May 25, 2016 – LOS ANGELES – Staples Center
A big show, an important show, too. And a damn good one.
Los Angeles is one of the world’s music cities. It has a reputation, too, because of the industry types who are jaded, expect privileges, and are “too cool for school.” Some of this is definitely true; it’s an industry town, and people spend a lot more time at events and special “velvet rope” places than most of the public could ever imagine. Yet despite the reputation, the town is built upon serious musicians and music lovers. These people don’t mind paying for a big rock show ticket, and appreciate good music played well, as much as anywhere on the earth. The WHO can (and did) easily fill the huge Staples Center (over 13,000 seats) and the crowd will be there for the great music.
“Industry people” means famous musical people, actors, business leaders – a lot of pressure for an artist onstage. It’s a lot of savvy people watching what you do. No matter how many shows you’ve done over the years, the major cities feel different than even the most intense show in a more out-of-the-way place. I didn’t hear any discussion, but I know it was a difficult show to approach.
Los Angeles is home for several of the crew and some of the band members. Family and industry guests were in abundance – the mayhem I hinted at during Anaheim; so much so that the promoters brought in extra people just to handle the hundreds of requests for guest access tonight. Los Angeles is also the home of several WHO “firsts” over time; Simon Townshend joined the 2002 tour to sing the high parts John used to do, so the Hollywood Bowl 2002 was his first big WHO performance. That same night, Pino Palladino saved the tour nearly overnight by stepping into the bass slot. In front of 18,500 people, this is a high-pressure situation for a new musician – both did exceptionally well from the get-go, and have remained since. The photo of me and Pete seen for this Backstage Blog was taken at the Hollywood Bowl in 2006, when Rabbit had to leave without notice, and I was tossed into the “deep end” for my first show filling in on keyboards. Pete and Roger have huge history here, and Roger also lived here for years.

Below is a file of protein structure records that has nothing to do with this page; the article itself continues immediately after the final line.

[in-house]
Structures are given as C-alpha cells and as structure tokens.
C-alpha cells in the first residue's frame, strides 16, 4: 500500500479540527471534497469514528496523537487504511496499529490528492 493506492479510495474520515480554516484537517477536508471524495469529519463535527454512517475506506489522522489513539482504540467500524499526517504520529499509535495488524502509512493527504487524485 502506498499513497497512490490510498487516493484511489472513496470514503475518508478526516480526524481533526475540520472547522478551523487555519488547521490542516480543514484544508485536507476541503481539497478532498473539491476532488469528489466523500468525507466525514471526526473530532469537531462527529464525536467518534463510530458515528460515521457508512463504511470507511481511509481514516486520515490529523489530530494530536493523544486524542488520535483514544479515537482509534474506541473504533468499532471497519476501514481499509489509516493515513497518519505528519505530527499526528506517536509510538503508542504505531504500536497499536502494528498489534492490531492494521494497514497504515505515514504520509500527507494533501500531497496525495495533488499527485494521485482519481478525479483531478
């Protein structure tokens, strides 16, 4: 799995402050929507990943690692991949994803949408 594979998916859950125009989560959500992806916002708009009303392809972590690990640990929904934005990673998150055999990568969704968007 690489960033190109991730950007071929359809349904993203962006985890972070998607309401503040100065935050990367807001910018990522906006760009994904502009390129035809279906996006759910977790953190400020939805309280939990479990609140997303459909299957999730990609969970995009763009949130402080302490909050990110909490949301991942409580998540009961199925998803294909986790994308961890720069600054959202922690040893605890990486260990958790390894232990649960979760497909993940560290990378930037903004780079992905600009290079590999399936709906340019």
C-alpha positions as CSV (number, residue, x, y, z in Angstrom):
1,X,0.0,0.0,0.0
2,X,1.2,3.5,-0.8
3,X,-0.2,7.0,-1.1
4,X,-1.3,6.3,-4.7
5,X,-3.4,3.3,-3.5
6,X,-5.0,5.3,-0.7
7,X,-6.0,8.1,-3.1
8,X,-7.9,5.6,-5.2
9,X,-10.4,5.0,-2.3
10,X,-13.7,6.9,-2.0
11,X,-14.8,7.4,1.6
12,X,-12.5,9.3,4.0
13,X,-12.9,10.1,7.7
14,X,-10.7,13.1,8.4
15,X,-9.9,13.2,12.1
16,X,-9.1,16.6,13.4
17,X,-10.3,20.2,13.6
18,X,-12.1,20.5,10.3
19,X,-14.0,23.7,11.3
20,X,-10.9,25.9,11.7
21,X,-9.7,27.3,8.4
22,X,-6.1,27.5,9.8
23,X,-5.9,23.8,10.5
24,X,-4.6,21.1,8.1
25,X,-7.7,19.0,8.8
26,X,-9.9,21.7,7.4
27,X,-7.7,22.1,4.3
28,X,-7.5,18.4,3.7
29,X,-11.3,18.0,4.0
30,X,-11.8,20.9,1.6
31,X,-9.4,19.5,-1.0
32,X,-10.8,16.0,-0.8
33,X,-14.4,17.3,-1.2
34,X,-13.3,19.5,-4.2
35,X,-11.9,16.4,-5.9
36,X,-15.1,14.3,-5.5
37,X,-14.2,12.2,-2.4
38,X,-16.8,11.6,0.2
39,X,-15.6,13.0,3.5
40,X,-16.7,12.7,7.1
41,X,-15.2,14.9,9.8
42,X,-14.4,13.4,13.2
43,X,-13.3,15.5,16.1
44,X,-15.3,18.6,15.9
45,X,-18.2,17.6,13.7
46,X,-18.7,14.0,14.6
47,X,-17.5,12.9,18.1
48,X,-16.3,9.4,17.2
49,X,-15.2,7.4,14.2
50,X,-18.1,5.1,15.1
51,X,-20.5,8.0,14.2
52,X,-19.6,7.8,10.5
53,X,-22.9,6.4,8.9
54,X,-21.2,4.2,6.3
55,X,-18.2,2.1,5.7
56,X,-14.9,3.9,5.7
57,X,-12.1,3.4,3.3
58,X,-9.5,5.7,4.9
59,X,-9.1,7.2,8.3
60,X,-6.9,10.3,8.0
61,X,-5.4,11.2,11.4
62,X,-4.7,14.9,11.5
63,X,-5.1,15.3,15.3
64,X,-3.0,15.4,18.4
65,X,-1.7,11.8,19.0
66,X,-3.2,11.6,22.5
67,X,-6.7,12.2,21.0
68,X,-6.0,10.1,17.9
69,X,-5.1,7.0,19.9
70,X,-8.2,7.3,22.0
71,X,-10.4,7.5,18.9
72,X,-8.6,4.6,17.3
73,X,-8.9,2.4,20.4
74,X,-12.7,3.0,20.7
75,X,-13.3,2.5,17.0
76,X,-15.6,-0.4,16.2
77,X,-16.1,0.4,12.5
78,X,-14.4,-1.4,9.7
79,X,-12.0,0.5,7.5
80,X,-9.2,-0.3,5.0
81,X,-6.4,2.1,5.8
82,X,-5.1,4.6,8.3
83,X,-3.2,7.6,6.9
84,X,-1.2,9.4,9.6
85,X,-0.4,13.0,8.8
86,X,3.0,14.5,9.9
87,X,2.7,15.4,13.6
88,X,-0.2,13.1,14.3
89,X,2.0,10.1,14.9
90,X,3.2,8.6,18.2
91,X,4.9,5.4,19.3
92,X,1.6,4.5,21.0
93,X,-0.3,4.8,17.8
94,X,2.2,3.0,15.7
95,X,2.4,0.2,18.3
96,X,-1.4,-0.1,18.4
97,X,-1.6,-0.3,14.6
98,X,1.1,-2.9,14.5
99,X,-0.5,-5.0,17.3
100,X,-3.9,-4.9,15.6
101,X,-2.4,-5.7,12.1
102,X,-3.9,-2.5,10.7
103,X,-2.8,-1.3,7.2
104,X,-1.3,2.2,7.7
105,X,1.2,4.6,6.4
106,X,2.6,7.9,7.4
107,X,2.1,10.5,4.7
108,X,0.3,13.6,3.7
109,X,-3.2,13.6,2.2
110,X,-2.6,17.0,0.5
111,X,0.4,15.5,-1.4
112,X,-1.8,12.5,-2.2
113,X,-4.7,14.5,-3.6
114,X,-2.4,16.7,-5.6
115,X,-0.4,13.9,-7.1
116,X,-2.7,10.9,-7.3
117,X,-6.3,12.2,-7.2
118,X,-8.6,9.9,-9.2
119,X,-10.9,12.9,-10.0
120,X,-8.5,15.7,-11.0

There was good sound onstage as we set up, a nice start. Upstairs there are many corporate boxes to house major-money sponsors. They’ve hung curtains there to absorb some echo on the far walls – fantastic improvement – as most major venues are also normally sports arenas, without any regard for sonics. It’s a tall and deep room, which can be weird-sounding, but it’s ok onstage – which helps the musicians do their part. The rest is up to our mixing engineer, Robert Collins; he makes the sound you hear in the audience. This was a big audience, about 250 VIPs for soundcheck – second in size only to Philly! It was a very lazy soundcheck, lots of talking and instrumental noodling. (In previous years, there was no band soundcheck, the roadies would play “Who Are You” quite poorly…) As Roger worked on his own sound, he wondered aloud “…is it my ears?” (‘ears’ being code for ‘in-ear monitors’, the earpieces most musicians use onstage now.) He was not sure if it was the electronics or something else “…’coz I’m deaf!?” Indeed, the in-ear monitors are a lifesaver for a singer, helpful when loud amps and drums are right near you all night.